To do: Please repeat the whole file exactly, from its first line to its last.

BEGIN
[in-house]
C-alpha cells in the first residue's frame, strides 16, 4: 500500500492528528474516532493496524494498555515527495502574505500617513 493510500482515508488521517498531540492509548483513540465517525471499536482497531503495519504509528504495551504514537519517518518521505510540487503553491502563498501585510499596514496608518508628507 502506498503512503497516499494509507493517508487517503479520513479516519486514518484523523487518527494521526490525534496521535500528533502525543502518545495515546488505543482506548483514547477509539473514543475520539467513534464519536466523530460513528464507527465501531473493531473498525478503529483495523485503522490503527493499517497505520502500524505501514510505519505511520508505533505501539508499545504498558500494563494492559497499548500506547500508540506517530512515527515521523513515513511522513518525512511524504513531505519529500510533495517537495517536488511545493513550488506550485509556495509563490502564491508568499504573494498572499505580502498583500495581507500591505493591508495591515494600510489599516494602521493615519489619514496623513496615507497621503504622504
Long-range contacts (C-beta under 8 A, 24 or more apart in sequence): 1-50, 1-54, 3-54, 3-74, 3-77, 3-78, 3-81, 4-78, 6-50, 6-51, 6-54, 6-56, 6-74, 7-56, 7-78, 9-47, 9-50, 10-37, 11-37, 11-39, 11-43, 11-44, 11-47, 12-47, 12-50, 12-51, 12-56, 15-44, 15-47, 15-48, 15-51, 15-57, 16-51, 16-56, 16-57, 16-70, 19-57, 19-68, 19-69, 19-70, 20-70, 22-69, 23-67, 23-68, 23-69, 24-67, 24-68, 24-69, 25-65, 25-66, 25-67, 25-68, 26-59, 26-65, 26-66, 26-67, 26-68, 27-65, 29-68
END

[in-house]
C-alpha cells in the first residue's frame, strides 16, 4: 500500500492528528474516532493496524494498555515527495502574505500617513 493510500482515508488521517498531540492509548483513540465517525471499536482497531503495519504509528504495551504514537519517518518521505510540487503553491502563498501585510499596514496608518508628507 502506498503512503497516499494509507493517508487517503479520513479516519486514518484523523487518527494521526490525534496521535500528533502525543502518545495515546488505543482506548483514547477509539473514543475520539467513534464519536466523530460513528464507527465501531473493531473498525478503529483495523485503522490503527493499517497505520502500524505501514510505519505511520508505533505501539508499545504498558500494563494492559497499548500506547500508540506517530512515527515521523513515513511522513518525512511524504513531505519529500510533495517537495517536488511545493513550488506550485509556495509563490502564491508568499504573494498572499505580502498583500495581507500591505493591508495591515494600510489599516494602521493615519489619514496623513496615507497621503504622504
Long-range contacts (C-beta under 8 A, 24 or more apart in sequence): 1-50, 1-54, 3-54, 3-74, 3-77, 3-78, 3-81, 4-78, 6-50, 6-51, 6-54, 6-56, 6-74, 7-56, 7-78, 9-47, 9-50, 10-37, 11-37, 11-39, 11-43, 11-44, 11-47, 12-47, 12-50, 12-51, 12-56, 15-44, 15-47, 15-48, 15-51, 15-57, 16-51, 16-56, 16-57, 16-70, 19-57, 19-68, 19-69, 19-70, 20-70, 22-69, 23-67, 23-68, 23-69, 24-67, 24-68, 24-69, 25-65, 25-66, 25-67, 25-68, 26-59, 26-65, 26-66, 26-67, 26-68, 27-65, 29-68